Born in Fayetteville, GA, Taylor was a standout track and field athlete – setting state high school records in the long jump, triple jump and 400m, and winning a plethora of World Youth Championships. Taylor went on to attend the University of Florida, where he racked up both indoor and outdoor National Championship titles in 2010 and 2011, and a 2011 World Championship. He continues to showcase his infectious smile and personality throughout the world of track and field, and is often seen preluding his jumps with the infamous gator chomp!
Christian is a prime example of what hard work and dedication can accomplish. He’s been working with kids around the country through Classroom Champions, helping them reach their goals and say YES to a healthy lifestyle!
I am a fond believer that 90% of competing is about the mental preparation. This can mean the mental preparation it took through training, to get to that competition, and even the mindset it will take to perform at your highest level. I believe that professional athletes are generally similarly gifted once they get to the top level. The thing that separates a good athlete to all time great is the mental aspect, his or her passion, focus and sacrifice.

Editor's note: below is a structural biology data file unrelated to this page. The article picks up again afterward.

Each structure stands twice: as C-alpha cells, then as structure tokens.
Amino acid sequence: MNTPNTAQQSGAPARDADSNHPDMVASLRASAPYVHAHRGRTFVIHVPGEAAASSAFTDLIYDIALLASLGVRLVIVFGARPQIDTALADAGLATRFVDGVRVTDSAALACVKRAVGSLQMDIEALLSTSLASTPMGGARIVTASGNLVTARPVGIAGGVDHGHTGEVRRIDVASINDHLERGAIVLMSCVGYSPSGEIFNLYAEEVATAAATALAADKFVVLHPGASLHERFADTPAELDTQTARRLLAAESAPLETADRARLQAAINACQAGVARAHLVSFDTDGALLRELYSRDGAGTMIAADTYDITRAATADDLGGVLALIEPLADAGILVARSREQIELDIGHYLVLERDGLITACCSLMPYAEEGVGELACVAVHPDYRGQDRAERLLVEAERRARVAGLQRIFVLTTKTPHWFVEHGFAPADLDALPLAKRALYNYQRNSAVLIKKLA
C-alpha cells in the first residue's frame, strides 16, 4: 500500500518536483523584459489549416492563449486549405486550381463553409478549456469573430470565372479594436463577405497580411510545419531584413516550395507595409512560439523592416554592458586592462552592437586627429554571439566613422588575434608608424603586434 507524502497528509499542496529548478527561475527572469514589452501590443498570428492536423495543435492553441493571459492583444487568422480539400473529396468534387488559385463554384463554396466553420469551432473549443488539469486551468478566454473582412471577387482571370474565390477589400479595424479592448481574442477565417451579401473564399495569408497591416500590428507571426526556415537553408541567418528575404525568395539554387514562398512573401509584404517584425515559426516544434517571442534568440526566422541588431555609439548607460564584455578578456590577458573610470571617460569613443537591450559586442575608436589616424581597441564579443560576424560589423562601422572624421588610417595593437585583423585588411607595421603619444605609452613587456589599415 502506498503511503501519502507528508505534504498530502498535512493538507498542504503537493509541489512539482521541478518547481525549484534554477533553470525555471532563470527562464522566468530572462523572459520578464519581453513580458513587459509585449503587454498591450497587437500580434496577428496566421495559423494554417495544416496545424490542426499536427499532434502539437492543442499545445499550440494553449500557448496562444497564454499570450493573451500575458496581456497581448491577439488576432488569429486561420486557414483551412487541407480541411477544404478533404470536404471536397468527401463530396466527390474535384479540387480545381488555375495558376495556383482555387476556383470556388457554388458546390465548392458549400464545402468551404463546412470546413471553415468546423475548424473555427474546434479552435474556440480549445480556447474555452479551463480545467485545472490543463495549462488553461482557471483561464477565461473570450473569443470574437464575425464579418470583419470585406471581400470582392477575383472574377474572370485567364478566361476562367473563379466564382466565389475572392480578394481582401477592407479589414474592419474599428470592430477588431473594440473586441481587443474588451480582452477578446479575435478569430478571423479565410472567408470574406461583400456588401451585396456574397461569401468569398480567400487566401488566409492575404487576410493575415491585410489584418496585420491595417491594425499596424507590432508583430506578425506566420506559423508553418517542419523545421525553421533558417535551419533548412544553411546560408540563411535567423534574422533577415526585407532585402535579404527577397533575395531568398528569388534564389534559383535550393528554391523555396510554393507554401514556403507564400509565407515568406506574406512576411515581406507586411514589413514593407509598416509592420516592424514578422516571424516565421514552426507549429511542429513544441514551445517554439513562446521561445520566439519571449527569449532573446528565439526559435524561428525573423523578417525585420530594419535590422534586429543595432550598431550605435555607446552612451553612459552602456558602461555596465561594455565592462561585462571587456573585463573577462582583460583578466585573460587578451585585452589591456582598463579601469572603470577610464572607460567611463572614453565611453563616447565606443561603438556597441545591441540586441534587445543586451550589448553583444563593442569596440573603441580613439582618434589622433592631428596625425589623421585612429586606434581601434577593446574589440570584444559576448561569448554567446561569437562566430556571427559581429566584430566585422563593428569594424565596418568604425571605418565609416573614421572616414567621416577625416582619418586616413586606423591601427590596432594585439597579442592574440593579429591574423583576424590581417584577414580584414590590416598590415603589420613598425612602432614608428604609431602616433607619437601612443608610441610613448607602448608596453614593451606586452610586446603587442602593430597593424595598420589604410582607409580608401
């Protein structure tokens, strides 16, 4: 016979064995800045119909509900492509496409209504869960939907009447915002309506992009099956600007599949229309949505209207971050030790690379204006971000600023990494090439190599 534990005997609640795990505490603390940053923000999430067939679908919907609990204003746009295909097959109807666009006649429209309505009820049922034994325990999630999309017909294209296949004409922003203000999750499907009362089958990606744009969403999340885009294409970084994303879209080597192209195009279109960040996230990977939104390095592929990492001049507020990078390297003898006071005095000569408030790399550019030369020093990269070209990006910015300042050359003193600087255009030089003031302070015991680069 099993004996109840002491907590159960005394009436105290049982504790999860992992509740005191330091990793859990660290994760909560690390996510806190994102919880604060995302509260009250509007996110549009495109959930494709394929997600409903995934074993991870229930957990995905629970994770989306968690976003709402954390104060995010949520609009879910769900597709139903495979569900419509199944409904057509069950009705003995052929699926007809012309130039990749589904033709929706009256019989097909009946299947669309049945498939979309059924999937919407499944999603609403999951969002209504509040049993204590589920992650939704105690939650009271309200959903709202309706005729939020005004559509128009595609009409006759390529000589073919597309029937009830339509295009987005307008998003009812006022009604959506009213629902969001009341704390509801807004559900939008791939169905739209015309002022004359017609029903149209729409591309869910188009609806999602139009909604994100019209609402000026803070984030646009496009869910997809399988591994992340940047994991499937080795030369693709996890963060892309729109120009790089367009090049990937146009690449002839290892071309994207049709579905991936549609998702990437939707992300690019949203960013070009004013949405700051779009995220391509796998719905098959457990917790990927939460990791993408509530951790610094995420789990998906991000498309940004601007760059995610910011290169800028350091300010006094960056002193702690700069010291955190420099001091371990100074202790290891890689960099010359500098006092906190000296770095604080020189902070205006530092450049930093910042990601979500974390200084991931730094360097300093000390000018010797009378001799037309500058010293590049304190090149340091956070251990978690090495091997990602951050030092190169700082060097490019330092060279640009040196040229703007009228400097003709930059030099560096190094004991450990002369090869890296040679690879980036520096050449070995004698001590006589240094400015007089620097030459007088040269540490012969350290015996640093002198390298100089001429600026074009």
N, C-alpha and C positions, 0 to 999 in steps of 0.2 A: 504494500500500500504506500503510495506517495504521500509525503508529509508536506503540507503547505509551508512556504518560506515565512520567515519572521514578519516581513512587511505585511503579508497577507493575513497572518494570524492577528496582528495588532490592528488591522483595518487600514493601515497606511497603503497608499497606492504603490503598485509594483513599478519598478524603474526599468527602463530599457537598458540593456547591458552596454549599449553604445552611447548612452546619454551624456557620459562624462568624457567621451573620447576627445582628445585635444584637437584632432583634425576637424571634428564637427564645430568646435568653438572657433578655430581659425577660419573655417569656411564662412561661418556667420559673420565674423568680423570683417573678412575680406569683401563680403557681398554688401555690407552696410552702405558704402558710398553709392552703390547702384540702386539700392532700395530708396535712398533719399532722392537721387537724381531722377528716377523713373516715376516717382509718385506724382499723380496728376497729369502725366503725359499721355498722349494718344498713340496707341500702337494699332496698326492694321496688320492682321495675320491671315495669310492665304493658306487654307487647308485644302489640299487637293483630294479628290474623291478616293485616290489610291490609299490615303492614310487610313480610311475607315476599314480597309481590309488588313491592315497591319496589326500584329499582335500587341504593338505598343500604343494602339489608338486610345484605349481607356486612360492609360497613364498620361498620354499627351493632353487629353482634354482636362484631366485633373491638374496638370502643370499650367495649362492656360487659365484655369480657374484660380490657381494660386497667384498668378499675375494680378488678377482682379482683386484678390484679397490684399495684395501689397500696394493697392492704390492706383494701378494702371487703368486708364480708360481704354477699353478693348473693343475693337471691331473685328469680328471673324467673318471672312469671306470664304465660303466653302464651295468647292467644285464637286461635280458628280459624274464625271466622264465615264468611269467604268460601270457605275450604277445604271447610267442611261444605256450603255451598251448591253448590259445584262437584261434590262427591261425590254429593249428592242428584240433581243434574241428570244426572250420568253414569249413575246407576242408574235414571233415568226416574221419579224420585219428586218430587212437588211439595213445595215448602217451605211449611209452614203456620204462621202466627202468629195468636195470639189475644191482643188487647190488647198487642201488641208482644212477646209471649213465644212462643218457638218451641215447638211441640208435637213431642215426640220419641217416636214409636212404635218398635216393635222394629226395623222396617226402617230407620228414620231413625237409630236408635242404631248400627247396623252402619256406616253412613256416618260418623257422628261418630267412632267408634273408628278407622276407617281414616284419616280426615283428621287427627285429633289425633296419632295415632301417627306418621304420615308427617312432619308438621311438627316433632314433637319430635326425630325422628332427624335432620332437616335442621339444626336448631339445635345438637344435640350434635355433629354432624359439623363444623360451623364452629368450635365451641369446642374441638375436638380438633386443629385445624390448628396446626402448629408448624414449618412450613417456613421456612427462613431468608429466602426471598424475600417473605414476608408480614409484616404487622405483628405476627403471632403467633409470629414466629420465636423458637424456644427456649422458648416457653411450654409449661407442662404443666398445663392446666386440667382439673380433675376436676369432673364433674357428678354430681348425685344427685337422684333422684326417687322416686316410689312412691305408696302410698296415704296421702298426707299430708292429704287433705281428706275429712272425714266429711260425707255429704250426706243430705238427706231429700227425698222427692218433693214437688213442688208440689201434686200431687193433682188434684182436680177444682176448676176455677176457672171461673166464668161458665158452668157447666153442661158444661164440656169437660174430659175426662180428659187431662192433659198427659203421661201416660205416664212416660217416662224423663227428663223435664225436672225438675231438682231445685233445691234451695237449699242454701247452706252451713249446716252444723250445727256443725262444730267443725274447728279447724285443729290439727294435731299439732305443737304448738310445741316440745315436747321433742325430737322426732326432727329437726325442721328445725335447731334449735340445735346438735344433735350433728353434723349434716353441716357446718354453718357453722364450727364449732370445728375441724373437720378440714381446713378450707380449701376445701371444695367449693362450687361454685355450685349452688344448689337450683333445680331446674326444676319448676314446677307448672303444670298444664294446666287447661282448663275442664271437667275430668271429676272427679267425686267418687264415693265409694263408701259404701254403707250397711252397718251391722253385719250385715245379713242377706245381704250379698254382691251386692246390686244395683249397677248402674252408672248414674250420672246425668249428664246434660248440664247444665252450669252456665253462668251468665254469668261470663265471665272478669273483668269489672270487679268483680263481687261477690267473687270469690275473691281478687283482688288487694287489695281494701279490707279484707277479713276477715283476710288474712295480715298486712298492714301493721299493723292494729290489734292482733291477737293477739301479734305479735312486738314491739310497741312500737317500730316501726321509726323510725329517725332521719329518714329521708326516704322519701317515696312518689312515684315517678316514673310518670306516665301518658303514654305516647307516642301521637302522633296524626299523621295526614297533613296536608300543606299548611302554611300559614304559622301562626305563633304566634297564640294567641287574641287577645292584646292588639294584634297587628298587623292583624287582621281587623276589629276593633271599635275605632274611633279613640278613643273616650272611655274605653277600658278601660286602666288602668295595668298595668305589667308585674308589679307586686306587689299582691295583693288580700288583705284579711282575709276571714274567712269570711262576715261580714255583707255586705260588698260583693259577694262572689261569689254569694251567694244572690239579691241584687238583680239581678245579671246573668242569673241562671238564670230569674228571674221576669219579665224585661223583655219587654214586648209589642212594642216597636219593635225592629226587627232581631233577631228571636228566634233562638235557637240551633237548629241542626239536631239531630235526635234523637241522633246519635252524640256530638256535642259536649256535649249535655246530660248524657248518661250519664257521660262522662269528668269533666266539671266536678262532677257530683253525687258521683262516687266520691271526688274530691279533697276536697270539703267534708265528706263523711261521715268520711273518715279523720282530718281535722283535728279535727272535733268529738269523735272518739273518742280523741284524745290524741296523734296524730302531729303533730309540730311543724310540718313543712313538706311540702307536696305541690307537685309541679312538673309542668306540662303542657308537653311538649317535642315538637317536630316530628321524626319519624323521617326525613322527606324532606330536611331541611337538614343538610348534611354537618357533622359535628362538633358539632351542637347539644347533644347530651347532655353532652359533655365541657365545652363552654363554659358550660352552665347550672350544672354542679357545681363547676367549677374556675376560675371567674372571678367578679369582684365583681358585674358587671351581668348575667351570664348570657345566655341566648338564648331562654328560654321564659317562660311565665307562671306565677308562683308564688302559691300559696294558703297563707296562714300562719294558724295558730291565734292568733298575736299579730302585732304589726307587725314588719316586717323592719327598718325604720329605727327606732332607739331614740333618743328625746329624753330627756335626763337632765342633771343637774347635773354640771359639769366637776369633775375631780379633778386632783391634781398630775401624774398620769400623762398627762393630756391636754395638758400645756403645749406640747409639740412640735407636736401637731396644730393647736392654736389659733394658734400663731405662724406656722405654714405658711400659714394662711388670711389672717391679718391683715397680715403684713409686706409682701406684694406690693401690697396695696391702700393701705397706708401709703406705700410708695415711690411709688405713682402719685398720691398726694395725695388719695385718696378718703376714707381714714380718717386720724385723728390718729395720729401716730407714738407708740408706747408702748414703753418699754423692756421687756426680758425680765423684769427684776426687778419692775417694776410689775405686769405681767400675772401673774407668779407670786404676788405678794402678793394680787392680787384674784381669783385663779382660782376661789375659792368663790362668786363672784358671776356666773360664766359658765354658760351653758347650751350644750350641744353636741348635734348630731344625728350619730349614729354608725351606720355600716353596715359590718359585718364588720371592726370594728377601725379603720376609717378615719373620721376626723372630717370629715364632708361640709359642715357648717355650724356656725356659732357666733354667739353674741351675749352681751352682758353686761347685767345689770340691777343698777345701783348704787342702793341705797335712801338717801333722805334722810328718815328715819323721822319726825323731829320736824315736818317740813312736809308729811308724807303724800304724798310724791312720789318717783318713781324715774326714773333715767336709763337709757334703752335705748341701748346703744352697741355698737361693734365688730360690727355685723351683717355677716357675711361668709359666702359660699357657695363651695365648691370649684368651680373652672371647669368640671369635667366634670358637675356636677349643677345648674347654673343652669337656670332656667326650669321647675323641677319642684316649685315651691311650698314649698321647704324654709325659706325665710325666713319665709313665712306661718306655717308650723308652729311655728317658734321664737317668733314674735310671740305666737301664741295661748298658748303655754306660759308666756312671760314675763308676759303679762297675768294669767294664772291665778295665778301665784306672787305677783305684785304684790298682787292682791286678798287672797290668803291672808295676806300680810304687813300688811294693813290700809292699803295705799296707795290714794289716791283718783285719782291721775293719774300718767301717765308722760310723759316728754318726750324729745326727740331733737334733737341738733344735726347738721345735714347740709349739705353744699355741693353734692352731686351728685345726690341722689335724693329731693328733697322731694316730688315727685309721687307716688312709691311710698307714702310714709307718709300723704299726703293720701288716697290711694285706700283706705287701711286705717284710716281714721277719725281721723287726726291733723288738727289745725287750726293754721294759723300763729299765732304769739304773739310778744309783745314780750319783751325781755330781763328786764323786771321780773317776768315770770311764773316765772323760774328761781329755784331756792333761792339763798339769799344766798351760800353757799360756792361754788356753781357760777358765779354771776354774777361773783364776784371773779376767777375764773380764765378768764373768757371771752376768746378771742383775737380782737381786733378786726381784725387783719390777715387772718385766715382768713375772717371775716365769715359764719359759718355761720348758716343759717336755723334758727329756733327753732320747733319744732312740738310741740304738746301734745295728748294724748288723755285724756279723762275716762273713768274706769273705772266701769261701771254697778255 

The biggest challenge I struggled with was giving up my weekends to compete across the state or even the country. When all of my friends were partying or going to amusement parks, I was going to sleep early and competing to better my craft. When it comes to underage drinking, this was not a real issue for me as my parents had informed me of the negative consequences that it had. I wanted to be the best and didn’t want anything to slow me down or hold me back.
Being apart of a team was very beneficial to my success in the sport because it allowed me to feel a sort of responsibility. I knew that I had to do my best to help contribute to the team title. Not only was I there to compete but also encourage my teammates to do their best. That way we all win at the end of the day.
Success for me is finding happiness or simple being satisfied with the work I have done. I rarely win and am used to falling short in training. But when I focus on the big picture and am able to see progression over a longer period, I am pleased.